Contamination of water in Manchar Lake: Sindh depts want people keep dying of contamination, says SC

KARACHI: The Supreme Court on Tuesday took an exception to contamination of water in the Manchar Lake and observed that departments of the Sindh province wanted people to keep dying as no progress had been made to remove contamination from the lake.
Hearing a suo moto case with regard to contamination of water in the Manchar Lake due to effluent from the Right Bank Outfall Drain, the SC’s two-member bench, headed by Justice Gulzar Ahmed, inquired the secretary irrigation as what efforts were made to reduce the contamination in the Manchar Lake.
The court observed that the provincial government was compelling people to consume contaminated water though billions of rupees had been spent on projects aimed to reduce the contamination in the lake.
The court observed that people were dying due to contamination of water in the Manchar Lake but no progress had been made so far.
The court observed Turkey had managed to clean its sea from pollution but no sincere efforts were seen to remove the marine pollution by officials.
The court directed secretary irrigation to submit details with regard to utilization of funds for reducing the contamination in the Manchar Lake and when the contamination issue would be overcome.
The Supreme Court has directed secretary irrigation and others to submit details as what efforts had been made to store the water in the province.
Hearing a petition for the construction of Dadu Dam, the court directed the provincial government to submit details about the construction of dams in the province.
Petitioner’s counsel Rasheed A Razvi submitted that the provincial government had decided to construct a dam in Dadu 20 years ago but no progress had been made yet.
The court observed that where the rain water would be stored in monsoon seasons and directed the provincial government to submit details with regard to construction of dams in the province within two weeks.

Sorghum: Health food sweetener and now, clothing dye

Sorghum has long been a staple food in many parts of the world, but in the U.S., it’s best known as a sweetener and livestock feed. As demand for the grain soars, so does the amount of waste husks. To reduce this waste, scientists report in the journal ACS Sustainable Chemistry & Engineering a new use for it: a wool dye that can…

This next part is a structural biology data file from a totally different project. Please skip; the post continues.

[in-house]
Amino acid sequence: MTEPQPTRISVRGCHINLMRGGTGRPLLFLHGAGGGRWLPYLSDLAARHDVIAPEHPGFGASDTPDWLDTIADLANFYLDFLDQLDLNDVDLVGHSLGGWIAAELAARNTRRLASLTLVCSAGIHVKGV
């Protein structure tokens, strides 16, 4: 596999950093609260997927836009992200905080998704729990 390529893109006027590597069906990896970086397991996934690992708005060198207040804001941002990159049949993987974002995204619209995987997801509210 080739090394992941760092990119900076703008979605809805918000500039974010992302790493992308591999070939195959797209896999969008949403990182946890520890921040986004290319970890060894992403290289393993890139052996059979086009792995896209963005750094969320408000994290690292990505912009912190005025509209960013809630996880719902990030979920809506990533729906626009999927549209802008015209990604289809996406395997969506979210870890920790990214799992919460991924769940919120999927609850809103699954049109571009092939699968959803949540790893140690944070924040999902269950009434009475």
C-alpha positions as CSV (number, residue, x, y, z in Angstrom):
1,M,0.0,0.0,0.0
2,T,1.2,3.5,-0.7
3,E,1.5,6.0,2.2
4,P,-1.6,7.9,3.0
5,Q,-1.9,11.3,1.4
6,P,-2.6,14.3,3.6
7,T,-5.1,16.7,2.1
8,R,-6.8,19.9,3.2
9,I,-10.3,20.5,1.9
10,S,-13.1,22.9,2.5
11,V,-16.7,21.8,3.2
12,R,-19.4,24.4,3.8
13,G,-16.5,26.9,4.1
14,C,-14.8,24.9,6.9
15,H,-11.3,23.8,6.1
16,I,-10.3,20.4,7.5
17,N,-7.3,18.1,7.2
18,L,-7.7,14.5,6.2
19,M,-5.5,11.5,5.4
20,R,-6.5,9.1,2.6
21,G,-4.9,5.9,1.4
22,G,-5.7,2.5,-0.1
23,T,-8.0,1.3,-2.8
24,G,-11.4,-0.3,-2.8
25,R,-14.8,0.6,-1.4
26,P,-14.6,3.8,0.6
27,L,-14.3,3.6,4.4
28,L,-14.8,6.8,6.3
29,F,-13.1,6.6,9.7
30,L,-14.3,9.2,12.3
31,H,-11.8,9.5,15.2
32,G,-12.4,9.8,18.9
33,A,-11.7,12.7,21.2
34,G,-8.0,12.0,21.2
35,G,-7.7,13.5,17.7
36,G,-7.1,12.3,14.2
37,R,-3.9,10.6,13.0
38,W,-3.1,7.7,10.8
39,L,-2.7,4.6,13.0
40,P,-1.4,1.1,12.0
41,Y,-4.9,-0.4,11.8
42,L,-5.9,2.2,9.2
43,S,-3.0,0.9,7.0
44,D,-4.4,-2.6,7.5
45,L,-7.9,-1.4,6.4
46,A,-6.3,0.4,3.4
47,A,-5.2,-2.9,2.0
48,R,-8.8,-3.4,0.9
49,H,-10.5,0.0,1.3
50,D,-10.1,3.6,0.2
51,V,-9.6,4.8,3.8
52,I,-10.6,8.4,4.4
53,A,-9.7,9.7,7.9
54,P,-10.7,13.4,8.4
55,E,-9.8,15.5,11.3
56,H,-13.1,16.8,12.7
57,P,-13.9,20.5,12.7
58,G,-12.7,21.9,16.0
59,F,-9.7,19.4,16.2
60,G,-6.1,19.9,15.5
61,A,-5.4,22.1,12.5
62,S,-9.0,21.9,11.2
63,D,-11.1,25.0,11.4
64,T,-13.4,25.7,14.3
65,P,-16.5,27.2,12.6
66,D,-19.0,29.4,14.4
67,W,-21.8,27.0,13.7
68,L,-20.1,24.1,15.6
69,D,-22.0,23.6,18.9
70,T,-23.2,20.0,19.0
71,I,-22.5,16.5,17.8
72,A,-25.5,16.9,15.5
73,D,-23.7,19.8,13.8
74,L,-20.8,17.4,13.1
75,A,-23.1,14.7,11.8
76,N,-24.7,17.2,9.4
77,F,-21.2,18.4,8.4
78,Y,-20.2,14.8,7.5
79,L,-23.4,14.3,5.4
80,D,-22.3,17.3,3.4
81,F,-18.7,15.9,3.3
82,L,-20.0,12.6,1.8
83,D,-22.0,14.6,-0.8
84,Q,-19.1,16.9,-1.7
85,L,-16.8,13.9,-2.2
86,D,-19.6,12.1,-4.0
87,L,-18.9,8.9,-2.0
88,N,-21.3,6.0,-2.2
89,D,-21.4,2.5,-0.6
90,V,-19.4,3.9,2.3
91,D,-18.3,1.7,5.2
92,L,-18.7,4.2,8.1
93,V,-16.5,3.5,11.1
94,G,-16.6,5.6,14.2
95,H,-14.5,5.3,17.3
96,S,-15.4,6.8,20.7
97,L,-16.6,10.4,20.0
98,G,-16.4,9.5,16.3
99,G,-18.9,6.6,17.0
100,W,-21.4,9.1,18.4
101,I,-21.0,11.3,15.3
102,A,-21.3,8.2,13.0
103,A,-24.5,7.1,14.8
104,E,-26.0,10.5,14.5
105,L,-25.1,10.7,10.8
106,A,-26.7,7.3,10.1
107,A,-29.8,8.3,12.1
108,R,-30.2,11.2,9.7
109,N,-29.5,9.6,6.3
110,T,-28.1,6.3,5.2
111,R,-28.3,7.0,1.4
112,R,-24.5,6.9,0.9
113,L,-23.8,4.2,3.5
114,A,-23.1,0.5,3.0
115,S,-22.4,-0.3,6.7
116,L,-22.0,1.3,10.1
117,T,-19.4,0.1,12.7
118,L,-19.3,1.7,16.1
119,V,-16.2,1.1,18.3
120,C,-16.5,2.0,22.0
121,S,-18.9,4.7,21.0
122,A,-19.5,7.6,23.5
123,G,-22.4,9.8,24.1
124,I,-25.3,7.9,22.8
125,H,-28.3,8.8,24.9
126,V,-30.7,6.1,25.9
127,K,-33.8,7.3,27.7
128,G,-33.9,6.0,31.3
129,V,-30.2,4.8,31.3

Patagonia’s Clean Color collection features plant-based dyes

Patagonia’s Clean Color collection features plant-based dyes.
In a radical move away from synthetic dyes, the Clean Color line features soft earth tones made from food waste, silkworm excrement, and dried beetles.
Take a quick glance at Patagonia’s new Clean Color clothing collection, and you’ll notice that there’s not a lot of variation when it comes to color.
All the pieces are either green, brown, pink, gray, cream, or a combination.
This is because they’ve been dyed with natural ingredients – palmetto and mulberry leaves, pomegranate rinds, citrus peels, cochineal beetles, silkworm excrement, and leftover fruit – which restricts the color palette but produces beautiful soft hues that are cleaner and safer than their synthetic counterparts.
Patagonia has always been one to push the limits of innovative and environmentally responsible manufacturing, and this is just one more example of its forward-thinking approach.
In the company’s 2016 guide, “The Responsible Company,” founder Yvon Chouinard wrote about some of the problems with the dyeing industry: “The textile industry is one of the most chemically intensive industries on earth, second only to agriculture, and the world’s largest polluter of increasingly scarce freshwater.
The World Bank estimates nearly 20 percent of industrial water pollution comes from textile dyeing and treatment.
"Wastewater that goes – often illegally – untreated or partially treated returns to a river, where it heats the water, increases its pH, and saturates it with dyes, finishes, and fixatives, which in turn leave a residue of salts and metals that leach into farmland or settle into the viscera of fish.” Patagonia currently uses a company called Swisstex California to dye its fabrics, with a special process that uses half as much water as an average dyehouse in the United States and treats all wastewater fully before releasing it.
But clearly the company wants to take it further with their introduction of these natural dyes.

Big Q, Easy A: What Does ‘Green Fashion’ Really Mean?

What does it mean for a product to be “Eco-Friendly”?
Not all products are completely biodegradable, but the more organic materials used in a product, the more biodegradable the product and better for the environment.
Brand Example: Svilu Buy It!
Brand Example: Back Beat Rags Buy It!
Brand Example: Ashley Pittman Buy It!
Ashley Pittman Earrings, $375; What does it mean for something to be upcycled?
Often, companies will supplement environmental sustainability with programs that give back to communities or provide training to artisans, creating lasting sustainability qualify What is sustainable production?
Can a product be eco-friendly, but not sustainable?
Can a product be sustainable, but not eco-friendly?
This does not mean that the product is necessarily eco-friendly; however, it’s pretty safe to assume that if something is eco-friendly or sustainable, that it has been ethically made.